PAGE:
Additionally, there is a potential cost to DECD in preparing a written evaluation of the impact of the overall project on the environment. It is anticipated that the administrative funding support provided to OBRD in Section 3 of the bill may accommodate these expenses.

Section 9 gives applicants more time to pay the program's various application fees, which they must pay in two installments to the Department of Energy and Environmental Protection (DEEP). This is anticipated to result in delayed receipt of revenue to the state, as applicants are likely to take longer in submitting fees. This provision also allows municipal applicants to delay the remittance of fees to the state.

The bill also allows municipalities to ask the DEEP commissioner to waive the fee on any brownfield located within their respective jurisdictions that has been accepted into the program. Currently, municipalities are permitted to request fee waivers only for brownfields within their respective jurisdictions that others own. This is expected to result in a revenue loss to DEEP and a revenue gain to municipalities.

Section 9 also permits DEEP to utilize the application fees deposited into the Special Contaminated Property Remediation and Insurance Fund (SCPRIF). There is no fiscal impact as DEEP may currently use funds from the SCPRIF.

Section 12 may result in a cost of less than $1,000 to agencies participating in the working group to reimburse legislators and agency staff for mileage expenses.

Section 13 requires DECD to appoint a director of the OBRD. This results in an annual cost of $109,527 ($88,500 salary and $21,027 fringe). Section 10 also requires DECD to identify abandoned and underutilized mills, which may require up to one additional employee at an annual cost of $86,071 ($66,608 in salary plus $19,463 in fringe) in the OBRD to administer. It is anticipated that the administrative funding support provided to OBRD in Section 3 of the bill may accommodate these expenses.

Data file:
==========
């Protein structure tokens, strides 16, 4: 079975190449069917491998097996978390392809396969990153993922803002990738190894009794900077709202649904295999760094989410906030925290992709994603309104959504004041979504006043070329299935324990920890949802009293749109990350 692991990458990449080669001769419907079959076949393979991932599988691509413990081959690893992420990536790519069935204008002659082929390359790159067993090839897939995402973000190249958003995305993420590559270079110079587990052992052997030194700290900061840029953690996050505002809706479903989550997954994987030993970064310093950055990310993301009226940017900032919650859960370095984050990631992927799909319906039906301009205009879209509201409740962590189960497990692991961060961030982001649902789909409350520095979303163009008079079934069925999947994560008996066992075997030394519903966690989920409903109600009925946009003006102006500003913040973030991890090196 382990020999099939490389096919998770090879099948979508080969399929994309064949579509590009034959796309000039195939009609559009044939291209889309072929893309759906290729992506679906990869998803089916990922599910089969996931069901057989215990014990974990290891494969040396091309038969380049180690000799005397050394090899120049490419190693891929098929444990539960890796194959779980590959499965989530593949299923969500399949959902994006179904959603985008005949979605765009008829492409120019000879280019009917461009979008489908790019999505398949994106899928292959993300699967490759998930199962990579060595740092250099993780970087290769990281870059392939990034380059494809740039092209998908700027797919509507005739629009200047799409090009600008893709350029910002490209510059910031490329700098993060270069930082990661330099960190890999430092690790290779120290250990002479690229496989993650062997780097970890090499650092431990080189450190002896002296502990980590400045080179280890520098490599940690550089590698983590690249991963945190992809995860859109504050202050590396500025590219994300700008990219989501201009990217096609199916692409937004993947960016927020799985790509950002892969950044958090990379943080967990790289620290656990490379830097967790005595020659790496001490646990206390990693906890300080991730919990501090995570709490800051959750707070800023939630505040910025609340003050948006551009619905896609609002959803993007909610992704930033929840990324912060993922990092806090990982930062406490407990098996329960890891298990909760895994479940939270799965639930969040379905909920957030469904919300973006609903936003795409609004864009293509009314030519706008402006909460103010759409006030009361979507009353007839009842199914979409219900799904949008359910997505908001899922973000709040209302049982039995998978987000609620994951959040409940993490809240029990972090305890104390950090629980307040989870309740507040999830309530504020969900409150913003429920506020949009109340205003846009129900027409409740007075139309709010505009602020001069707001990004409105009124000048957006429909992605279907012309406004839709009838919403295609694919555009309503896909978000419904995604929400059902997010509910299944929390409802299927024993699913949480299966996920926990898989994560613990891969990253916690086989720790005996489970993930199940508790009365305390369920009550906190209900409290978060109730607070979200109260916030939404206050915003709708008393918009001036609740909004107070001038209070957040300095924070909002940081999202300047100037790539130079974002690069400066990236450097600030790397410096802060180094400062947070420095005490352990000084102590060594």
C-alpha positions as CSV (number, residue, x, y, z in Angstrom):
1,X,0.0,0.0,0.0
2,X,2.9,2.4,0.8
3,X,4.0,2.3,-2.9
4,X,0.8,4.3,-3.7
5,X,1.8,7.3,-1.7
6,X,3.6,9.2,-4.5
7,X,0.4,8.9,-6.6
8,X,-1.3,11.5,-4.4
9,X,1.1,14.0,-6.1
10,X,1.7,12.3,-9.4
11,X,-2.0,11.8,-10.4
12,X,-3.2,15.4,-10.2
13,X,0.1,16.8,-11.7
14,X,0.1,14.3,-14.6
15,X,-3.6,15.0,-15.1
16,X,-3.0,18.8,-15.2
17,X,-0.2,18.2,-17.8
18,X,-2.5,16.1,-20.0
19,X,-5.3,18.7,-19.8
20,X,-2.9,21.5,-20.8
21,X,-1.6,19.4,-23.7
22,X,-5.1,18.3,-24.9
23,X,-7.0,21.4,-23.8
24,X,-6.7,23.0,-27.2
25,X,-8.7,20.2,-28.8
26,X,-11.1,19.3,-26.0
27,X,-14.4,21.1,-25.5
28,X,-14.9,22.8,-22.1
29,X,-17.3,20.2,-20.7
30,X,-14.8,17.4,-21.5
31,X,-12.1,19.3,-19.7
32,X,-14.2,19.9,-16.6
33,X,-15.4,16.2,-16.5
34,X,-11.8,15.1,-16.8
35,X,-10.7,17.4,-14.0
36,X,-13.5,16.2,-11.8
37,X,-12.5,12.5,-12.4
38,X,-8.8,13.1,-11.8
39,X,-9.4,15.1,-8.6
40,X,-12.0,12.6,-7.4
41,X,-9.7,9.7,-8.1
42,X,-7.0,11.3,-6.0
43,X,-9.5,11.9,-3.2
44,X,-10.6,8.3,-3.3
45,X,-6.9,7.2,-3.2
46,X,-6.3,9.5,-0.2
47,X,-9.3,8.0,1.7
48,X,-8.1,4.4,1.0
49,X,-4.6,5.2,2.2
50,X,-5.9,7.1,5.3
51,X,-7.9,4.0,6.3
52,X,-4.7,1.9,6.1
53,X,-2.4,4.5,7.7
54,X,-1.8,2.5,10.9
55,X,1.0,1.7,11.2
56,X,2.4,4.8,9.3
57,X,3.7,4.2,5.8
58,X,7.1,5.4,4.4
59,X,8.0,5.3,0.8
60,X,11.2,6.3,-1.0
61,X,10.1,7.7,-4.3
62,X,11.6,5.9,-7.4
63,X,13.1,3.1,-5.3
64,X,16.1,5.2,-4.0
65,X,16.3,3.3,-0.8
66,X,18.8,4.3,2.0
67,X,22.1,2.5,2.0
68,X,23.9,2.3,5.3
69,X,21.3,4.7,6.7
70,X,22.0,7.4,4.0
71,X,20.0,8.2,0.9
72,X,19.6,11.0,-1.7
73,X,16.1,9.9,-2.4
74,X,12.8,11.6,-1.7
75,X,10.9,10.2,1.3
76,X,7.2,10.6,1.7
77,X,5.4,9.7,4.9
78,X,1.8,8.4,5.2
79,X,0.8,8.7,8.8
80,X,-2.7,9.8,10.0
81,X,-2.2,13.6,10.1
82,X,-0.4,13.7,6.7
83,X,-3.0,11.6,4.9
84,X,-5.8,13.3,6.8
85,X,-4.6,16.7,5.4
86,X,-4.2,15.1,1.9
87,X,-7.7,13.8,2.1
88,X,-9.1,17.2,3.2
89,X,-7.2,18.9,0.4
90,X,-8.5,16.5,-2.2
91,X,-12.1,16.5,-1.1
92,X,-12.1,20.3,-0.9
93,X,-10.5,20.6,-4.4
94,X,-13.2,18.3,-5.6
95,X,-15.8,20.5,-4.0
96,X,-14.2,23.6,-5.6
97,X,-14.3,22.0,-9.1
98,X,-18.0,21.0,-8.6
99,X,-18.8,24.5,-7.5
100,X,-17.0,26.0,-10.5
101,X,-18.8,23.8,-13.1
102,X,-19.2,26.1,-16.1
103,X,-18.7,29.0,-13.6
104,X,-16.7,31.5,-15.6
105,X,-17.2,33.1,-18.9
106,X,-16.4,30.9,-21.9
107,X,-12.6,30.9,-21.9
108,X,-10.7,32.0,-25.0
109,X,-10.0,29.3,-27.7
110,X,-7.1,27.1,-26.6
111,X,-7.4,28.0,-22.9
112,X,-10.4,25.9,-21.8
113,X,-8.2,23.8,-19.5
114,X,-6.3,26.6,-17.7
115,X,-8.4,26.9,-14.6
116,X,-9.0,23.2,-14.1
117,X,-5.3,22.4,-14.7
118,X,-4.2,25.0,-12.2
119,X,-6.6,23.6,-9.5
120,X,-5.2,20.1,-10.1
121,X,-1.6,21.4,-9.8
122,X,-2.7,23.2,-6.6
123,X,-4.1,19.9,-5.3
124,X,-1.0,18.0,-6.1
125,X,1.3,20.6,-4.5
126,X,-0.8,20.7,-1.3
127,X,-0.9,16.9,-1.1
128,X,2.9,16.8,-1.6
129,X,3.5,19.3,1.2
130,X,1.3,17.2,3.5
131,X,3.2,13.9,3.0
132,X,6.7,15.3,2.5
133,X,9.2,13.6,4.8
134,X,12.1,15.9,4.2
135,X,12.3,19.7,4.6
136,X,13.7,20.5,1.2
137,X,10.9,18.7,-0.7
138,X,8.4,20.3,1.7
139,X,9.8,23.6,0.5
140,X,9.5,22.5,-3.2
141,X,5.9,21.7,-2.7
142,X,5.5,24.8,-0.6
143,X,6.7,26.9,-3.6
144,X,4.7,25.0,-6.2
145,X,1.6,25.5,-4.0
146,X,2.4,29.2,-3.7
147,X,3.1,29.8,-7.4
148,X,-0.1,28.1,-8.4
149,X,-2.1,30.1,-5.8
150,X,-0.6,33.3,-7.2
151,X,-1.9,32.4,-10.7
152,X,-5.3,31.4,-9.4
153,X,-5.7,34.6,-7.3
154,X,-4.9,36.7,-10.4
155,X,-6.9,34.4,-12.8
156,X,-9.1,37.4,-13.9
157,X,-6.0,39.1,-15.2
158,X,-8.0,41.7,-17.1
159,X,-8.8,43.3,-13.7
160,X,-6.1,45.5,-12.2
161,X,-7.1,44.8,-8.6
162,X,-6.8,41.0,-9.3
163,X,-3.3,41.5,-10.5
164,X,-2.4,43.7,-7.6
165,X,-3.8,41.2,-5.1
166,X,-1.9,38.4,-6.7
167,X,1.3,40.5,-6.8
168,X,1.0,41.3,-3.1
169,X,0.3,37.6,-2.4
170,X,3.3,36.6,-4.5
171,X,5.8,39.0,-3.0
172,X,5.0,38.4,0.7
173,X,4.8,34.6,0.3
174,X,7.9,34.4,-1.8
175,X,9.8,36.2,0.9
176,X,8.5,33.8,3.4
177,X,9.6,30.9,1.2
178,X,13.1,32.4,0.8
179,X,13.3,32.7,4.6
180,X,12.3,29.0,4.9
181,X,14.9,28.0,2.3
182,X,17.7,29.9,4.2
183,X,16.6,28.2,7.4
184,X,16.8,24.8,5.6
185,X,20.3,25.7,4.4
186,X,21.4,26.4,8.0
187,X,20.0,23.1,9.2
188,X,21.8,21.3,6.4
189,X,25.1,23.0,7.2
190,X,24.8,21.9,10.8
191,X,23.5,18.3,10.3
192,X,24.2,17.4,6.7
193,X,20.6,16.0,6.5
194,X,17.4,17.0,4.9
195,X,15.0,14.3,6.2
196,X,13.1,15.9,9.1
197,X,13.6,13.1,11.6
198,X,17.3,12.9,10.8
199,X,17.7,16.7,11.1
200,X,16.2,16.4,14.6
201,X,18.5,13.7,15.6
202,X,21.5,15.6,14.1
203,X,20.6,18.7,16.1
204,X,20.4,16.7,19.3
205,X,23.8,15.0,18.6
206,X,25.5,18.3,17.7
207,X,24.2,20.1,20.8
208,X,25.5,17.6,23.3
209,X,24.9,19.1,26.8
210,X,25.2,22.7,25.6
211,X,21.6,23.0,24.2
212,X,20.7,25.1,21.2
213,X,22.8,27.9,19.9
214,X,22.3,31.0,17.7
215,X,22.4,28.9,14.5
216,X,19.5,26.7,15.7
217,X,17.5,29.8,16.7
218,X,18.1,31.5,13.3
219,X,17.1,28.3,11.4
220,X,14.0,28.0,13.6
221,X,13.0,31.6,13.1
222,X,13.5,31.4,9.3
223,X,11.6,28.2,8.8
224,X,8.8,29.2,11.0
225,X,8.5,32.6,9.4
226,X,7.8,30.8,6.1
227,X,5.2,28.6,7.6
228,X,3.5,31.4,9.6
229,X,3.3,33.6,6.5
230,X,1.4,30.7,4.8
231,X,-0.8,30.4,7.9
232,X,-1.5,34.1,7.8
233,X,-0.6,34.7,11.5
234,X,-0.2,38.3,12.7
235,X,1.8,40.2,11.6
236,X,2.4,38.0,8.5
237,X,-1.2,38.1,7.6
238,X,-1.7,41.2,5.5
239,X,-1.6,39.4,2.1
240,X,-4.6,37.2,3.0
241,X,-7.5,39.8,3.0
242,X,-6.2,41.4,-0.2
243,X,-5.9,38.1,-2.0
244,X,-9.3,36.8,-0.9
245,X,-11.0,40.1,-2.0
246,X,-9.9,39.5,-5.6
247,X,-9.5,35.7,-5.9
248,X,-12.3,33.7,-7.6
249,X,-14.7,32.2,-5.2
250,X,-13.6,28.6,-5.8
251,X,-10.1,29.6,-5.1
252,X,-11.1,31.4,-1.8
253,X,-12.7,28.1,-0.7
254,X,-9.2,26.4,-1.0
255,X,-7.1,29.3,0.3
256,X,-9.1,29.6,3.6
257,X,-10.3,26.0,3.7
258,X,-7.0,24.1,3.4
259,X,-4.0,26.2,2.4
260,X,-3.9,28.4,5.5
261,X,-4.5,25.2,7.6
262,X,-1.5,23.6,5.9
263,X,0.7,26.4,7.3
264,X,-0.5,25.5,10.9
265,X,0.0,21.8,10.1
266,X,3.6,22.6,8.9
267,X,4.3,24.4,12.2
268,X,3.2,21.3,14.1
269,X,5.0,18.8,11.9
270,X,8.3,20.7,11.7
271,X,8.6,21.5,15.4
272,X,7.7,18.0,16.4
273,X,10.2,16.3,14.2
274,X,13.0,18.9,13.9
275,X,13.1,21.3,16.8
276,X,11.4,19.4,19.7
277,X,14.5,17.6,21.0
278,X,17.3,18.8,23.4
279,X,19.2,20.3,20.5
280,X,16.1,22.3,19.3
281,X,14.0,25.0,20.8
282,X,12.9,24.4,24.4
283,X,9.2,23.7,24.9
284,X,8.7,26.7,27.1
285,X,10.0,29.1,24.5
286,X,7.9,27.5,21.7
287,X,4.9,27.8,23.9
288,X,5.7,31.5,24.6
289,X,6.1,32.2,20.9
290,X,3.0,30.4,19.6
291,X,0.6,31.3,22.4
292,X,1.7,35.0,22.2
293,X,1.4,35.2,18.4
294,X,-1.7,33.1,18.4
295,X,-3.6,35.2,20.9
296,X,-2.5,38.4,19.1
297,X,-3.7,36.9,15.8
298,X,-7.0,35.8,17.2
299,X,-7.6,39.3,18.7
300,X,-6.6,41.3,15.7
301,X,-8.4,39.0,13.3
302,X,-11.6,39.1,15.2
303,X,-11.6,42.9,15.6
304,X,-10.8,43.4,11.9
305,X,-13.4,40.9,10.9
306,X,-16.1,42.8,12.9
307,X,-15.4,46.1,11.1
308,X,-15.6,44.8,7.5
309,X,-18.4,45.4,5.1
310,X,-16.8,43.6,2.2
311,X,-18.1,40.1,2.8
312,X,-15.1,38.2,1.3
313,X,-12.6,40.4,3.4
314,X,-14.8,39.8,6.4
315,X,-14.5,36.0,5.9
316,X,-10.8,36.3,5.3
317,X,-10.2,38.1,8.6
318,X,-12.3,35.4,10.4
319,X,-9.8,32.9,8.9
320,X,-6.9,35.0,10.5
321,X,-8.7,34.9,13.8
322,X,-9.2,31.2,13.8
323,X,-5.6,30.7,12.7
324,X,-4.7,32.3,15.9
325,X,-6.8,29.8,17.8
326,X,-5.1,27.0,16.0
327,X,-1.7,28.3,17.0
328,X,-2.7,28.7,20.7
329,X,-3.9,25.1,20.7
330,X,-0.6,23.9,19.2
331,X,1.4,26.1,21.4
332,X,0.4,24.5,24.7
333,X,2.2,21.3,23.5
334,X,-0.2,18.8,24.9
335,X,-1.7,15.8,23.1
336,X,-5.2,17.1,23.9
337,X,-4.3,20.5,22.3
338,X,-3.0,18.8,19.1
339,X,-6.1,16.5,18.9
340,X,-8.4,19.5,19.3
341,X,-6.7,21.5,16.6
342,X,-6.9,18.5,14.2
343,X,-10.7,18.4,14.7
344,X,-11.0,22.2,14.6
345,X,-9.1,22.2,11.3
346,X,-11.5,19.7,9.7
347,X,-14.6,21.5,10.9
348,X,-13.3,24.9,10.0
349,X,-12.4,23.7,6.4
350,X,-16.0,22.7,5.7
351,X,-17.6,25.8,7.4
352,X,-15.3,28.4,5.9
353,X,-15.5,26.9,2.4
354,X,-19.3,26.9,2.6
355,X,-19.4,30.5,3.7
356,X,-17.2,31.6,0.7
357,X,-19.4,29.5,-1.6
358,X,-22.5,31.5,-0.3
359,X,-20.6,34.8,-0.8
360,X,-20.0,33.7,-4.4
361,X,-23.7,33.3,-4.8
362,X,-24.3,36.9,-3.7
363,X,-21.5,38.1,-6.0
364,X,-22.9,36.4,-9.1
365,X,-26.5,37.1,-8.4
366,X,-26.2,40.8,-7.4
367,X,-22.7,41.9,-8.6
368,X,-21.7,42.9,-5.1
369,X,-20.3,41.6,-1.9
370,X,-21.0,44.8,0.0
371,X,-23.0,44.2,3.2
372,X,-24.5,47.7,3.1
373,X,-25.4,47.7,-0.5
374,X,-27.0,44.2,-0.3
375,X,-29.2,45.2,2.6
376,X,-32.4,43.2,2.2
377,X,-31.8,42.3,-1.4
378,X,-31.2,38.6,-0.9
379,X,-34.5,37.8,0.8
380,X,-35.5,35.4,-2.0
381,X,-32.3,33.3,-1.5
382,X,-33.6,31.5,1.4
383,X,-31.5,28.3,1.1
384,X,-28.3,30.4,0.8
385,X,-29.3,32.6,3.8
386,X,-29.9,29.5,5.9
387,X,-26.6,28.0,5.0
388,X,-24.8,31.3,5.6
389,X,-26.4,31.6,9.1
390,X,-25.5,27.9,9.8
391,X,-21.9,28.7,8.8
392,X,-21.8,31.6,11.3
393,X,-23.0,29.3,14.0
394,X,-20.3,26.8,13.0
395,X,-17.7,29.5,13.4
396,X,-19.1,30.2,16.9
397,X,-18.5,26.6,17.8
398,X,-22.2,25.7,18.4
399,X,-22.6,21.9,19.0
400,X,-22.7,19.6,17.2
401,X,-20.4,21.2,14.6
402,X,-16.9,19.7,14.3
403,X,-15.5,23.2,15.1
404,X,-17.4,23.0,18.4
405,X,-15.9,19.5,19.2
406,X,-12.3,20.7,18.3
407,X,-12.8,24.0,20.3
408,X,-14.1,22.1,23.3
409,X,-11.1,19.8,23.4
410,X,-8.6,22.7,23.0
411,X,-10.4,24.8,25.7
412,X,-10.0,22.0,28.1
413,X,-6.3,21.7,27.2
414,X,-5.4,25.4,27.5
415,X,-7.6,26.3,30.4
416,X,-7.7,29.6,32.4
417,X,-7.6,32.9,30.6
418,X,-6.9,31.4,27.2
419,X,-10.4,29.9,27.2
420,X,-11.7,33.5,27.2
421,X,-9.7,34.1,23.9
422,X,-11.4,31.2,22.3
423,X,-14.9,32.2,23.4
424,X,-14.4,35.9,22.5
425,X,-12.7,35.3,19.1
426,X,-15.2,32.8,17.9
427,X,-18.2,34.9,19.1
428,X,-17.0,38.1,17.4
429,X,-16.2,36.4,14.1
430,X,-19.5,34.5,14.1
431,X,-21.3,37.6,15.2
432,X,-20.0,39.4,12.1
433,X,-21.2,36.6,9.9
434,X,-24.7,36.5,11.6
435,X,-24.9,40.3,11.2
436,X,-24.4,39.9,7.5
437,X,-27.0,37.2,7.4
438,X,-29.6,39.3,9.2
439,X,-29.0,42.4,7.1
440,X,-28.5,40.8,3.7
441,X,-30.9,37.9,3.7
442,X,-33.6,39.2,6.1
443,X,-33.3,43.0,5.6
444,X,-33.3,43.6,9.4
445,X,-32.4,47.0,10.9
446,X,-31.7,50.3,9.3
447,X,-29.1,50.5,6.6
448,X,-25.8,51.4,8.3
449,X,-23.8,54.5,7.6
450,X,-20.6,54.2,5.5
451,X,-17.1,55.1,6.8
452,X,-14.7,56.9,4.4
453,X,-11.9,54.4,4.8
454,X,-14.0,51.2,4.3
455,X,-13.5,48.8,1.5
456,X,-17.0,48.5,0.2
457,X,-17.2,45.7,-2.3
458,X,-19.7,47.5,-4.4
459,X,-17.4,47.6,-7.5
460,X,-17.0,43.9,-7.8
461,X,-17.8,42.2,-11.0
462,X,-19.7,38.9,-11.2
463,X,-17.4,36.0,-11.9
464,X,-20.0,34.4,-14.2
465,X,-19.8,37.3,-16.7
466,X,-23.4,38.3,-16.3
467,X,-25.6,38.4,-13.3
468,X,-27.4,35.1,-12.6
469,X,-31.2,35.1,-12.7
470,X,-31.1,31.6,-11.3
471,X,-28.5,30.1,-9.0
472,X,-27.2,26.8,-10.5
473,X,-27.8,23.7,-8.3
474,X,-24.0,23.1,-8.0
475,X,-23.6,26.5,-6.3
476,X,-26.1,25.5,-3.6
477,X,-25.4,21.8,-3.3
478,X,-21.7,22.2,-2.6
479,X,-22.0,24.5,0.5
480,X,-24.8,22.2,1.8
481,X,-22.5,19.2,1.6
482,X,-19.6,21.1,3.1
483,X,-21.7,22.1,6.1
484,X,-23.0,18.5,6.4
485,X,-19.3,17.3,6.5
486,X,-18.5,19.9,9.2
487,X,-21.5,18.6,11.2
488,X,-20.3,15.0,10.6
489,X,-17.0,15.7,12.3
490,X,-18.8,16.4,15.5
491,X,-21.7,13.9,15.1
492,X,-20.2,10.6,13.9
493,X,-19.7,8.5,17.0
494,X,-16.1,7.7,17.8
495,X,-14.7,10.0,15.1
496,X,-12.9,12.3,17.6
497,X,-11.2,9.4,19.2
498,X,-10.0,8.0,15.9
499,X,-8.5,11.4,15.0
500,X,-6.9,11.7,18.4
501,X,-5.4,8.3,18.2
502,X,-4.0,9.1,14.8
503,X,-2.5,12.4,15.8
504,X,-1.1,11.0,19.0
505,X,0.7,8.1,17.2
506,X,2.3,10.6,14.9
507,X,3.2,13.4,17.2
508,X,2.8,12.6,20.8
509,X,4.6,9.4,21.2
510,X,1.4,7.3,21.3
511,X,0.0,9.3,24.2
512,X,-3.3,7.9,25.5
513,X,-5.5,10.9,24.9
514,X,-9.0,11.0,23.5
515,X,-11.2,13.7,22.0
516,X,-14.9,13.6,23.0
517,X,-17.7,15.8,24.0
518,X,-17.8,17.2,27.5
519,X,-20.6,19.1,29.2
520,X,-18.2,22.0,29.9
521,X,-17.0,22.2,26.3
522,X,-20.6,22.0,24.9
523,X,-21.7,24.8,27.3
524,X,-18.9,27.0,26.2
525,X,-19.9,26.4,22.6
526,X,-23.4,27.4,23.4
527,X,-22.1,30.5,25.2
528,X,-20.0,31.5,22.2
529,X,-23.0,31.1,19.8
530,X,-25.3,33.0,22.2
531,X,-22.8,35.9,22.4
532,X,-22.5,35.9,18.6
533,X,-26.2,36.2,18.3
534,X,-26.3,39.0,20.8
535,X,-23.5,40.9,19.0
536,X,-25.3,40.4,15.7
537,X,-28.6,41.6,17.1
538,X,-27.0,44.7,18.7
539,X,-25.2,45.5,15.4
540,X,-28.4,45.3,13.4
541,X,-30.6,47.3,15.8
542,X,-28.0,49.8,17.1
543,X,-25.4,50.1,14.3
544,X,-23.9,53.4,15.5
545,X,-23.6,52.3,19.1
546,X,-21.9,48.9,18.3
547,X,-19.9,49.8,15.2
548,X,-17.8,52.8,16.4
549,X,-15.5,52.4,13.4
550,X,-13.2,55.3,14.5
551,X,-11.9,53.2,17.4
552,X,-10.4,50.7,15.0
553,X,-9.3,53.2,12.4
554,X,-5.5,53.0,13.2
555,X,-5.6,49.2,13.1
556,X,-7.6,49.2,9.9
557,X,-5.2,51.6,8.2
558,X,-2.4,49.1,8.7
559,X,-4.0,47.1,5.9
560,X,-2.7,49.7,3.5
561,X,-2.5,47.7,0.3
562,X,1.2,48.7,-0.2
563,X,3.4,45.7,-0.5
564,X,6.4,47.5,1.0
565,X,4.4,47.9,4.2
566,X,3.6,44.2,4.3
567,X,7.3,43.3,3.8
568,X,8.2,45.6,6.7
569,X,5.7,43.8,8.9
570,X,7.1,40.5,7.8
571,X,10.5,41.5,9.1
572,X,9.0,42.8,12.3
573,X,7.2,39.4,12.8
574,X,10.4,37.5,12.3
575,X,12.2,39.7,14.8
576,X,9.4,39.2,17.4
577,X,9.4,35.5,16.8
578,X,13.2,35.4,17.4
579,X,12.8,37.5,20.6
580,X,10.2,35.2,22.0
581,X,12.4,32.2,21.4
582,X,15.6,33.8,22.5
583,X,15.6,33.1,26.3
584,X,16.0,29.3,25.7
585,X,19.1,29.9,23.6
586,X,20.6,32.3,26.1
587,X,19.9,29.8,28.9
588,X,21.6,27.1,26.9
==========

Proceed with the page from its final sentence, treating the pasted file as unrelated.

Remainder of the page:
Currently, there are three full-time employees at the OBRD that manage DECD's brownfield programs and initiatives.

House “A” eliminates the original bill and its associated fiscal impact and results in the impact described above.

The Out Years

The annualized ongoing fiscal impact identified above for General Fund debt service would continue into the future subject to inflation. The impact of Section 9 would continue into the future subject to fee changes and the extent to which municipalities apply to certain state brownfield programs.

All other annualized ongoing fiscal impacts would also continue into the future subject to inflation.

The preceding Fiscal Impact statement is prepared for the benefit of the members of the General Assembly, solely for the purposes of information, summarization and explanation and does not represent the intent of the General Assembly or either chamber thereof for any purpose. In general, fiscal impacts are based upon a variety of informational sources, including the analyst's professional knowledge. Whenever applicable, agency data is consulted as part of the analysis, however final products do not necessarily reflect an assessment from any specific department.